© 2006

Categories and Sheaves


  • Most recent results (and sometimes beyond) are presented in an exhaustive manner from scratch to full proofs

  • Gives a full treatment of unbounded derived categories with applications to sheaf theory on Grothendieck topology


Part of the Grundlehren der mathematischen Wissenschaften book series (GL, volume 332)

Table of contents

About this book


Categories and sheaves, which emerged in the middle of the last century as an enrichment for the concepts of sets and functions, appear almost everywhere in mathematics nowadays.

This book covers categories, homological algebra and sheaves in a systematic and exhaustive manner starting from scratch, and continues with full proofs to an exposition of the most recent results in the literature, and sometimes beyond.

The authors present the general theory of categories and functors, emphasising inductive and projective limits, tensor categories, representable functors, ind-objects and localization. Then they study homological algebra including additive, abelian, triangulated categories and also unbounded derived categories using transfinite induction and accessible objects. Finally, sheaf theory as well as twisted sheaves and stacks appear in the framework of Grothendieck topologies.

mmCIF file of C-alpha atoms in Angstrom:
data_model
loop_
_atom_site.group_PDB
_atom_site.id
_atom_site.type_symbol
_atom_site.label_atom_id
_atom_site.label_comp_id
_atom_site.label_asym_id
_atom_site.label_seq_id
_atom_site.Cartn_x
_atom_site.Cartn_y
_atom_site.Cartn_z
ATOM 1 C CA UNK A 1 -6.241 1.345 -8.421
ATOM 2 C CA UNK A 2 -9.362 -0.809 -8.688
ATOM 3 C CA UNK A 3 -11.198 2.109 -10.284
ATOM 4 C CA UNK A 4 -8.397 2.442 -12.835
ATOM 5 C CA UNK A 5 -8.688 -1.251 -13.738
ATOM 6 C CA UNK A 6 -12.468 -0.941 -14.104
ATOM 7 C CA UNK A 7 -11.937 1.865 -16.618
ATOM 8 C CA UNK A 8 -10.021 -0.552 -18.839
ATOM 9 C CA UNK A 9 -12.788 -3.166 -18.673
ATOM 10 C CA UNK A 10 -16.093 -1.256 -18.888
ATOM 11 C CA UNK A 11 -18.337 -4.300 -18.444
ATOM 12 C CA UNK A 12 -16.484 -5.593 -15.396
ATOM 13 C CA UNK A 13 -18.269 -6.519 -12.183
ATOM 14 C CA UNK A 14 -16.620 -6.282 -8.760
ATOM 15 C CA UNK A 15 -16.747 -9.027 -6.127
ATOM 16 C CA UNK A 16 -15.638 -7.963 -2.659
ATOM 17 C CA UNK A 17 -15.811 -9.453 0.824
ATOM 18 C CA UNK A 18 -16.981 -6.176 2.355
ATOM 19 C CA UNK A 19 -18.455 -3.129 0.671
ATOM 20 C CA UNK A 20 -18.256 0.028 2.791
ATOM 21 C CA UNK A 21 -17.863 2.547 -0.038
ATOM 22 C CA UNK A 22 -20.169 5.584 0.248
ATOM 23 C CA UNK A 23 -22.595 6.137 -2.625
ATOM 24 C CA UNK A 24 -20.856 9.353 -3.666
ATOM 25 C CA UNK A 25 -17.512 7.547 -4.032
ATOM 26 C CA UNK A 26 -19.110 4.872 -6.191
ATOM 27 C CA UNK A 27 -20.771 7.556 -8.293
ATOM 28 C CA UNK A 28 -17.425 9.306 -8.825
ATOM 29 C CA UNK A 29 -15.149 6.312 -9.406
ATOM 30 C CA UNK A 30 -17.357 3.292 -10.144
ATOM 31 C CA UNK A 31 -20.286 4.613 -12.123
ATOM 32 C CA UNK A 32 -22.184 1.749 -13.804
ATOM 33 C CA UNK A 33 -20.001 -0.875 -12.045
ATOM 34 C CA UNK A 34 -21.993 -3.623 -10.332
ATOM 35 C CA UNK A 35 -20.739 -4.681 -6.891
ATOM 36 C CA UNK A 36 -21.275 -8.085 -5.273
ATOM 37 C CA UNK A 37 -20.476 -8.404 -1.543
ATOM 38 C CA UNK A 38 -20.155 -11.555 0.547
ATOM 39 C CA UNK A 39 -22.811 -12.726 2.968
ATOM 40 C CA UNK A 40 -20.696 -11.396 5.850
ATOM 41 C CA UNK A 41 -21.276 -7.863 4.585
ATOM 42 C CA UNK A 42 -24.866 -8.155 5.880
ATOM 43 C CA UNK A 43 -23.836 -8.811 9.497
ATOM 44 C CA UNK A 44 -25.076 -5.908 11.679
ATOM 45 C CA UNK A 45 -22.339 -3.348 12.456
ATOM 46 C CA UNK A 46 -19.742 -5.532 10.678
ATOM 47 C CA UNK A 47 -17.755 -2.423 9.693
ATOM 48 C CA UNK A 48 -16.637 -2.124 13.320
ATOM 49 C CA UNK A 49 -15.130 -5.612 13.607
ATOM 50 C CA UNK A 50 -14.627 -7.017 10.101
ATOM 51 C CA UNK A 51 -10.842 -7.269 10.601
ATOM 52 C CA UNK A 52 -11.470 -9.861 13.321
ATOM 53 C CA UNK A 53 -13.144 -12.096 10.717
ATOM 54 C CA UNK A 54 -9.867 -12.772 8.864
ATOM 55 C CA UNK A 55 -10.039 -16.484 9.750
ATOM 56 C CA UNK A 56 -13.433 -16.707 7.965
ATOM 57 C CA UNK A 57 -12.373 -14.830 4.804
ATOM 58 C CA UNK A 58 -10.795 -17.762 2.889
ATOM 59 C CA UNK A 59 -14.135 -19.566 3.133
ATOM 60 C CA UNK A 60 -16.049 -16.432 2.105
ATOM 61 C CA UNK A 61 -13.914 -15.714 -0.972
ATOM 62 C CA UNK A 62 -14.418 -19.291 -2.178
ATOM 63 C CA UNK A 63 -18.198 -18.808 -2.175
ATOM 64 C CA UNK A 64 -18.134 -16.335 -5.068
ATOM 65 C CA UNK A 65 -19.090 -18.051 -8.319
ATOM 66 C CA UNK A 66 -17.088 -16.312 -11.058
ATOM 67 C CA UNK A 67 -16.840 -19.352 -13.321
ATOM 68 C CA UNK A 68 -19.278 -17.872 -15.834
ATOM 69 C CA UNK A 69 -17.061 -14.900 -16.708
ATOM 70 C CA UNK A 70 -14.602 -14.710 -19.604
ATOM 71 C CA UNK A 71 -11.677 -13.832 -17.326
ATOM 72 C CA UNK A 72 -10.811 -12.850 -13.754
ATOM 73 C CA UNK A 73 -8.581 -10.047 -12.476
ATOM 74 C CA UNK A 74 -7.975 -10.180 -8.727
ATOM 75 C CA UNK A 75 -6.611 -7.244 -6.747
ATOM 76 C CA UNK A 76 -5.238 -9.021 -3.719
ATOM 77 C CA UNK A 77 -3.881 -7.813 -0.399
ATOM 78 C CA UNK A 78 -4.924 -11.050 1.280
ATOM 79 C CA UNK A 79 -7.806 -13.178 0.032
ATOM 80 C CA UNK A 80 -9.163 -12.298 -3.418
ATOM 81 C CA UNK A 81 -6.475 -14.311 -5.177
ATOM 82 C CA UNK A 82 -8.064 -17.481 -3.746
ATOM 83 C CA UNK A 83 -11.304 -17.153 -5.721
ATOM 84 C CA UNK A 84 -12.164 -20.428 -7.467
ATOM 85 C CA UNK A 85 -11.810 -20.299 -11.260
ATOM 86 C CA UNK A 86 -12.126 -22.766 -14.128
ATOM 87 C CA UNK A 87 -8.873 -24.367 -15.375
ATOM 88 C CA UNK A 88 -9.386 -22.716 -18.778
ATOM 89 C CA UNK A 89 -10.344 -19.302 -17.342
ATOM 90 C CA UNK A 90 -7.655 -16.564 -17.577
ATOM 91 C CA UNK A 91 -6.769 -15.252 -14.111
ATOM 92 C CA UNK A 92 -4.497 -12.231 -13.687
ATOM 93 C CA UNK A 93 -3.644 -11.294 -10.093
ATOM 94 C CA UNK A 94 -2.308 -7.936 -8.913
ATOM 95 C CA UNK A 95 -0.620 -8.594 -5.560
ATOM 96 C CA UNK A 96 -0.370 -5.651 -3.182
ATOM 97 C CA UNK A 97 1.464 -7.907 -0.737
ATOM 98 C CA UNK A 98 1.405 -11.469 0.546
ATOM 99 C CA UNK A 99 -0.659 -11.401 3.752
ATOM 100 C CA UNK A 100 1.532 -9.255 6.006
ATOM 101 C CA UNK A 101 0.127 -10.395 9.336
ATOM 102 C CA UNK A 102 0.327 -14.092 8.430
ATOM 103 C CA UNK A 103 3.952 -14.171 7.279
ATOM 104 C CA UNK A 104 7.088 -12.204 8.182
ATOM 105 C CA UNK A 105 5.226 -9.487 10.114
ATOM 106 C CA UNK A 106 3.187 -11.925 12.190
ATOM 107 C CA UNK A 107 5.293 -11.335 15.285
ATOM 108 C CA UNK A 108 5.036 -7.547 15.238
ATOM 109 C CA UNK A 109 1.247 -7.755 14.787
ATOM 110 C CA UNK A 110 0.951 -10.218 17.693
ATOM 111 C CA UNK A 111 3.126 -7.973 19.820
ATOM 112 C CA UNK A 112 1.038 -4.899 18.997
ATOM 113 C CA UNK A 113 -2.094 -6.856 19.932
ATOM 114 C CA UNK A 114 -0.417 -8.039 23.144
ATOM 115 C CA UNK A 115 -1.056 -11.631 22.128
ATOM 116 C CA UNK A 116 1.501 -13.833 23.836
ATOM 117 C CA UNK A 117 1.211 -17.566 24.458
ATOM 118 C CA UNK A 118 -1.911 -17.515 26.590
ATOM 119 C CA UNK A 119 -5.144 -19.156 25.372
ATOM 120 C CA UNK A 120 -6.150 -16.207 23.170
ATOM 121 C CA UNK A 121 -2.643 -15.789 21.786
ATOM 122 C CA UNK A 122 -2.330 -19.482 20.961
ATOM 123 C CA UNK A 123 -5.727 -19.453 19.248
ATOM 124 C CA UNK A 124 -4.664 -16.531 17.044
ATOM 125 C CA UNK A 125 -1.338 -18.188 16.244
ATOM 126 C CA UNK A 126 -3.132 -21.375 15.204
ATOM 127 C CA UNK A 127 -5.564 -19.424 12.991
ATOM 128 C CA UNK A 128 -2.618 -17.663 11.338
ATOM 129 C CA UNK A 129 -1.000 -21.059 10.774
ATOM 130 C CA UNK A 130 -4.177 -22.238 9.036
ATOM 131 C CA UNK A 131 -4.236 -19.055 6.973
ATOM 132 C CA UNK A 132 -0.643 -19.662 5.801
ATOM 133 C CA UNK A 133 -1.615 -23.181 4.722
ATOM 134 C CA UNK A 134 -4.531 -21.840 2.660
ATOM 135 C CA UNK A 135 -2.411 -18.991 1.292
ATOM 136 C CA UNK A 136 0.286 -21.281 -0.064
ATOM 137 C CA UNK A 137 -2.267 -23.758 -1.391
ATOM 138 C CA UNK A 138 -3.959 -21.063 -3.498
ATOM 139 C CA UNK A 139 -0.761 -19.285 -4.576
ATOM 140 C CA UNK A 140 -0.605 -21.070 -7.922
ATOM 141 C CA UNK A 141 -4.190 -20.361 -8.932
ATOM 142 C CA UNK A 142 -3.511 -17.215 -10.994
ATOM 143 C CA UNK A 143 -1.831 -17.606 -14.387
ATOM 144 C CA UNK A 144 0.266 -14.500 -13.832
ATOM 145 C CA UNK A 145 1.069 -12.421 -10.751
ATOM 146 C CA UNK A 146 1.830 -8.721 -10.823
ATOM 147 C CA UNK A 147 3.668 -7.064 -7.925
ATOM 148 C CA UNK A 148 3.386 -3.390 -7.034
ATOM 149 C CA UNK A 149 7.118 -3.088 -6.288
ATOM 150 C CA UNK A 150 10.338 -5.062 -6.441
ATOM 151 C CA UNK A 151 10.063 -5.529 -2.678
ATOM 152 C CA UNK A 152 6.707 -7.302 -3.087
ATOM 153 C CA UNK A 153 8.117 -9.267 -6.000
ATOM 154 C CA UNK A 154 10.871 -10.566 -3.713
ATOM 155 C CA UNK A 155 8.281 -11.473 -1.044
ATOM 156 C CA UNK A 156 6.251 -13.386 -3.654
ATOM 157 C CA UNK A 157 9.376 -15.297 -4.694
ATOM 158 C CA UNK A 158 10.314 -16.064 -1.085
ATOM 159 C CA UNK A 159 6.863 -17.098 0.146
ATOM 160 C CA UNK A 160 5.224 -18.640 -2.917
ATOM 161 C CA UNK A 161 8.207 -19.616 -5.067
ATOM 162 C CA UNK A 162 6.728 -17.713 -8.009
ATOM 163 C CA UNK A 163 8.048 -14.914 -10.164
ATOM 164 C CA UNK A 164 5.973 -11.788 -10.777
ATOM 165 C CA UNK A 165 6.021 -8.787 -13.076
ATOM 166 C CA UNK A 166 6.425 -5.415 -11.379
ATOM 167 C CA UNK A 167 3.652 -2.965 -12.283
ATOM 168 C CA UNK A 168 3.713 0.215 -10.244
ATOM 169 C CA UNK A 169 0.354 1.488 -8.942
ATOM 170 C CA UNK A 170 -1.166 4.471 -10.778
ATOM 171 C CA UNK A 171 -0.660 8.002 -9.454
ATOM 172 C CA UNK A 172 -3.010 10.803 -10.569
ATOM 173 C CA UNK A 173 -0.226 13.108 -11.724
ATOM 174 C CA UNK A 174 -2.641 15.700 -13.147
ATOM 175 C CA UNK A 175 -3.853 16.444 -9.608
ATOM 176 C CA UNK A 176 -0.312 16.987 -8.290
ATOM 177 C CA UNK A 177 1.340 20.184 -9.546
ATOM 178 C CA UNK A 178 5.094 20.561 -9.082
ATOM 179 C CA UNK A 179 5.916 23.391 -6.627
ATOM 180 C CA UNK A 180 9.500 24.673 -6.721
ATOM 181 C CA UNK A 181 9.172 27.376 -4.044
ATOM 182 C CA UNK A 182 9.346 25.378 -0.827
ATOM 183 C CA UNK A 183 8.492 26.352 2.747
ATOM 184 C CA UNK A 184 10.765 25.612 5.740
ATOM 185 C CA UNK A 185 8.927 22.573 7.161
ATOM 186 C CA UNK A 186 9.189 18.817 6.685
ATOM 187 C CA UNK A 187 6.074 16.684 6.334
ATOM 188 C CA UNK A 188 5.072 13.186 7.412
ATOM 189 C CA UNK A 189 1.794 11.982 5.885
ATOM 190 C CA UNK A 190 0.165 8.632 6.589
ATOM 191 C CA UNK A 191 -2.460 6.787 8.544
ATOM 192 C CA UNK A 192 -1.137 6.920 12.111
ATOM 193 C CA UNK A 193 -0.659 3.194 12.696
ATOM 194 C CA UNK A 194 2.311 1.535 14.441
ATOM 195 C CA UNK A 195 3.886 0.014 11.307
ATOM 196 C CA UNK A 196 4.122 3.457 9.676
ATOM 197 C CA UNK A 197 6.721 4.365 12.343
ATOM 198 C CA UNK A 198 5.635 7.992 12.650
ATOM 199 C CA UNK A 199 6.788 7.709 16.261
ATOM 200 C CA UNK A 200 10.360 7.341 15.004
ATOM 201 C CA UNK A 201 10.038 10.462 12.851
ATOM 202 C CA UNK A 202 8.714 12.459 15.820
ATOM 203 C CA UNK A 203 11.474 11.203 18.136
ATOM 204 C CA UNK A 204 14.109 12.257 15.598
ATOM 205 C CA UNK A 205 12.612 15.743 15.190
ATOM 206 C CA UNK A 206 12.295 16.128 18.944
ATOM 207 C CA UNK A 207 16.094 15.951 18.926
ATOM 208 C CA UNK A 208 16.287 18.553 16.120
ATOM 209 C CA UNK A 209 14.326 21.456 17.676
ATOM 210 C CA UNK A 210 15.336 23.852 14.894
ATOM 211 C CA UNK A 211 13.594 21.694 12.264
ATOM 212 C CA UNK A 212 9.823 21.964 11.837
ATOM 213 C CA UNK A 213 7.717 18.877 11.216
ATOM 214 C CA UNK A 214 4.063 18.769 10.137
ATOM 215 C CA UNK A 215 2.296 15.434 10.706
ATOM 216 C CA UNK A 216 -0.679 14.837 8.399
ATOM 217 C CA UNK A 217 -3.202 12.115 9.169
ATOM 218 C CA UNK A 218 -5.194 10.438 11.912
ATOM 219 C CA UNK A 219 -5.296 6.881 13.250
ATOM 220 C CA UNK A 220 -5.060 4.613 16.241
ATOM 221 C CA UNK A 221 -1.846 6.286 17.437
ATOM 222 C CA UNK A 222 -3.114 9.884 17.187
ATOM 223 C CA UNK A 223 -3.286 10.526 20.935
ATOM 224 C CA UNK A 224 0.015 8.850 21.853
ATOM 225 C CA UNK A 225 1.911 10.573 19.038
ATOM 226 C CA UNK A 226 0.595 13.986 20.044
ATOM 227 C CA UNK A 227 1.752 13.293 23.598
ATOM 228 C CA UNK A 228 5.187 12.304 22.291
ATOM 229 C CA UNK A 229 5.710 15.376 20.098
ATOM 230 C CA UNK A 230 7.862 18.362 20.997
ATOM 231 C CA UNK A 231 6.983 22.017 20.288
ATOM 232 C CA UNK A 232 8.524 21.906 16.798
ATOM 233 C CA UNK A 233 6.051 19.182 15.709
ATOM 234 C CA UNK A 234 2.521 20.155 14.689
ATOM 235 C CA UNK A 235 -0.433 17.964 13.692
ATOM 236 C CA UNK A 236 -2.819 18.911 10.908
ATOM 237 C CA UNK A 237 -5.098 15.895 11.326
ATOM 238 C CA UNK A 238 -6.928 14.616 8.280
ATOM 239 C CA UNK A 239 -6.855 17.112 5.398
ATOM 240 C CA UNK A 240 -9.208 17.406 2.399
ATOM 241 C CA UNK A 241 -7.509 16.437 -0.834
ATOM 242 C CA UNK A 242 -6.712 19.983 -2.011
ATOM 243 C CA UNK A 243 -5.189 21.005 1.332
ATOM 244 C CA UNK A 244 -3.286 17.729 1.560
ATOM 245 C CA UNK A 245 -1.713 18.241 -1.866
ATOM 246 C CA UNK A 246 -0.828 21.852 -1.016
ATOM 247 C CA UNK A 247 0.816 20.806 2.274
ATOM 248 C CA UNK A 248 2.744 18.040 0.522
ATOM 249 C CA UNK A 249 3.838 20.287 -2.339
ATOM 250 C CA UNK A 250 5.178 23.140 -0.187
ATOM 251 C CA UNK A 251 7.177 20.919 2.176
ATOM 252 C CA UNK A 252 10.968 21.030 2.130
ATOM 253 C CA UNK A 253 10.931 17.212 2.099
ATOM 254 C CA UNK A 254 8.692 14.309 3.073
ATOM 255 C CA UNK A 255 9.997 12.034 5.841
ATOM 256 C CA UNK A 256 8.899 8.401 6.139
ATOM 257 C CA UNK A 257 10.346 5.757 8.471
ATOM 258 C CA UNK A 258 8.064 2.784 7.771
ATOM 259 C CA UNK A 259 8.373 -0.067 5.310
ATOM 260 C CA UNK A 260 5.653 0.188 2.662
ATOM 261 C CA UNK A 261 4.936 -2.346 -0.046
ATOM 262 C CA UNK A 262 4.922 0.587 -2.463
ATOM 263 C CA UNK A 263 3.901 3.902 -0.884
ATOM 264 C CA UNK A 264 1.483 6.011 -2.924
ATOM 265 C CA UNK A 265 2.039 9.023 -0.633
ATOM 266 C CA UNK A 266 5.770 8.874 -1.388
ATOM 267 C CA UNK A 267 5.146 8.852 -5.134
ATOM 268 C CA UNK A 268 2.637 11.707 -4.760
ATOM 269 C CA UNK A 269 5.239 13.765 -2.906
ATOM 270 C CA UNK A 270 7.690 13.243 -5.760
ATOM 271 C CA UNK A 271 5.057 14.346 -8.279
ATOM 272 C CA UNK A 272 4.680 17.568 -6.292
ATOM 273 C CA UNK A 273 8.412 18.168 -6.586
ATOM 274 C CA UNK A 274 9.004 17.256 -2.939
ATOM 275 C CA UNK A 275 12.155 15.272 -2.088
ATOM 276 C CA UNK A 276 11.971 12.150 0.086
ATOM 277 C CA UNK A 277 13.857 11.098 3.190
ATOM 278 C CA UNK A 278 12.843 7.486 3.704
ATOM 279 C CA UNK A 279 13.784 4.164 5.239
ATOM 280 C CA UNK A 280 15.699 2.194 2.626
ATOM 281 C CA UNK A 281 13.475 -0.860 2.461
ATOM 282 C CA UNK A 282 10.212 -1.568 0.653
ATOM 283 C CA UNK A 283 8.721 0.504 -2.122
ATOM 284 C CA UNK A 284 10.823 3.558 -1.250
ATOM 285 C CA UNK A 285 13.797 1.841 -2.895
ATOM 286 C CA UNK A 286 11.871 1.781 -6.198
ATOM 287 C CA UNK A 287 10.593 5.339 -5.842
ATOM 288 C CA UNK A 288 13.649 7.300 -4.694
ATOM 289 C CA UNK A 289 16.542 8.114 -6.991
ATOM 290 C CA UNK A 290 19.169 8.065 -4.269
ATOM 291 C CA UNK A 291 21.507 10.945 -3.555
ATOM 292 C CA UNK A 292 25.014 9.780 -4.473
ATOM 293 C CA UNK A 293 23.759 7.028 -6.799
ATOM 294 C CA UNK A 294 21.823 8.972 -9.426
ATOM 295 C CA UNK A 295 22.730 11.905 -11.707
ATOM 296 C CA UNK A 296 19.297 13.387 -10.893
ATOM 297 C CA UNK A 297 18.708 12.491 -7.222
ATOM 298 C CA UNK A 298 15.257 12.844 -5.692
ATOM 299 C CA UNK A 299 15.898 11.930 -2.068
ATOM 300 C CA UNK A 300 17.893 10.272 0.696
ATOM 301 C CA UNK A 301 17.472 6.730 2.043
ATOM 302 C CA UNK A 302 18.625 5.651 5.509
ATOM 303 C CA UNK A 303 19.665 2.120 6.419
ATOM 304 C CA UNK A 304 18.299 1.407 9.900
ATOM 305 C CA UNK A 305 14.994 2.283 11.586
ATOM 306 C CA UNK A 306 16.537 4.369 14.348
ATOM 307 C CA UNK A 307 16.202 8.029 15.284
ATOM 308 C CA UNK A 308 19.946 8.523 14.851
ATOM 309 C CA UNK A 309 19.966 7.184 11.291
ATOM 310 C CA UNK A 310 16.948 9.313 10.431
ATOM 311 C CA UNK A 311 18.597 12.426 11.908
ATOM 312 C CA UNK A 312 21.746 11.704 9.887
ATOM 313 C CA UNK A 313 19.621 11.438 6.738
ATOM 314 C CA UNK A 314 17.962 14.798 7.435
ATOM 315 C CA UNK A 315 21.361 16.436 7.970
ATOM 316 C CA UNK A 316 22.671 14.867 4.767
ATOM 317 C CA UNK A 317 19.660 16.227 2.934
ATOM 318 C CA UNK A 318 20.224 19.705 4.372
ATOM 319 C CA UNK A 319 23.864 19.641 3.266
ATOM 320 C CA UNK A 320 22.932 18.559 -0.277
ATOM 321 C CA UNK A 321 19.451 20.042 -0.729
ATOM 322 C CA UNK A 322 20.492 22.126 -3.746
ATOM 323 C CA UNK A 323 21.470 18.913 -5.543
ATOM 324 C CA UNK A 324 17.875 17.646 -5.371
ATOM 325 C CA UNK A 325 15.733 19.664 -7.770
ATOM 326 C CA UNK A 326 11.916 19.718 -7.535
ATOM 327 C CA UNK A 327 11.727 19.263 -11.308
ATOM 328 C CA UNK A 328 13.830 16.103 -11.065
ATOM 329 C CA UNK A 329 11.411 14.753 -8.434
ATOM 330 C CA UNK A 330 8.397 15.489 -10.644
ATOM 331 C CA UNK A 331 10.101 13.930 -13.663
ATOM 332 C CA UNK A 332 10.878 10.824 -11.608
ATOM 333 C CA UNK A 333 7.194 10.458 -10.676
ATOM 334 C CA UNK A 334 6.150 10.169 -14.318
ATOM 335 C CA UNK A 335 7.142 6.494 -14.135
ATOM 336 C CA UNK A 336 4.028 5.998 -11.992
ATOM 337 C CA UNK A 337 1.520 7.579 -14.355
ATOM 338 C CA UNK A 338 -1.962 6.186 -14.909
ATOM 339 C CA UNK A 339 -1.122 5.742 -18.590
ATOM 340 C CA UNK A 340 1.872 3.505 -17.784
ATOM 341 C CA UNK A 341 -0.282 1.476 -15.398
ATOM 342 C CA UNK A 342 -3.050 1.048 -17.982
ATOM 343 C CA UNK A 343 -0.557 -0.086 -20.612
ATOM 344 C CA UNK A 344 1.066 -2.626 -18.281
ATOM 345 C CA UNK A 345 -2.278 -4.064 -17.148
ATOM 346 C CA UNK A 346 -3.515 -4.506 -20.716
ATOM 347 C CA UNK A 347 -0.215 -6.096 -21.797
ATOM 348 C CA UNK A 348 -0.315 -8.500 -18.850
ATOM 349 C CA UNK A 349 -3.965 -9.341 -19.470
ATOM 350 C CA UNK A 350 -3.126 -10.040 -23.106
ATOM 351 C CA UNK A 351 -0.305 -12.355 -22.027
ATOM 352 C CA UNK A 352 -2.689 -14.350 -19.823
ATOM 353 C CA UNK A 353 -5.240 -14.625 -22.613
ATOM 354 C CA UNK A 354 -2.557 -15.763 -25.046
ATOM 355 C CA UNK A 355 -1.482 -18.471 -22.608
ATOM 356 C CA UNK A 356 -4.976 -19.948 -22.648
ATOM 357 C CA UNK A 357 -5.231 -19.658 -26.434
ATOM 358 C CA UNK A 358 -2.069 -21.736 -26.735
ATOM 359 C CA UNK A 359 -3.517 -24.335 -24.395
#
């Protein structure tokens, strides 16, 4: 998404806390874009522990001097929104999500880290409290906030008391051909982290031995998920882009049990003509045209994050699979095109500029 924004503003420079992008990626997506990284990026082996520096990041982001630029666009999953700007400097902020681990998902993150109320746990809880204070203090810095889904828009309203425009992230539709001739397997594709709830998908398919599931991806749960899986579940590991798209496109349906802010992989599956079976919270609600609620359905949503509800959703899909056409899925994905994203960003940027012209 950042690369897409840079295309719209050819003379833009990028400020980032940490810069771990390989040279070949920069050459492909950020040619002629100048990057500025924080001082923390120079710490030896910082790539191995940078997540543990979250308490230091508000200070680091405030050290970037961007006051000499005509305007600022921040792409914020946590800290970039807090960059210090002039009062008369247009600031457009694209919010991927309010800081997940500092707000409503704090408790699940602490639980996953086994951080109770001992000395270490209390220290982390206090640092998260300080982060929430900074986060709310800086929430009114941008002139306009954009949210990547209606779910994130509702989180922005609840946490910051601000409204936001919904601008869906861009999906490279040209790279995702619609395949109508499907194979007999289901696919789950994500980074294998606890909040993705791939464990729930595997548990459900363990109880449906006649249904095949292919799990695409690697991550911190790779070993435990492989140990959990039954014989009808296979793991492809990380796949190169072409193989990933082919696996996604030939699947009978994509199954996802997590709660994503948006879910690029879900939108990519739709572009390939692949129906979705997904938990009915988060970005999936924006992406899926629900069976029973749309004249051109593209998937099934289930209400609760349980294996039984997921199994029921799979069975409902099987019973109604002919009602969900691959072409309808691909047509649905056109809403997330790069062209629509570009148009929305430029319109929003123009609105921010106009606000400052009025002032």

Category theory Homological algebra algebra sheaves stacks unbound derived categories

Authors and affiliations

  1. 1.Research Institute for Mathematical SciencesKyoto UniversityKyotoJapan
  2. 2.Institut de MathématiquesUniversité Pierre et Marie CurieParis Cedex 05France

About the authors

Masaki Kashiwara Professor at the Rims, Kyoto University
Plenary speaker ICM 1978
Invited speaker ICM 1990

Pierre Schapira, Professor at University Pierre et Marie Curie (Paris VI)
Invited speaker ICM 1990



Bibliographic information


From the reviews:

"This book of Kashiwara and Schapira, recognized specialists in algebraic analysis, is a detailed full-scale exposition of categories, homological algebra and sheaves. These notions are presented from scratch up to the most recent (sometimes new) results … ." (Corrado Marastoni, Mathematical Reviews, Issue 2006 k)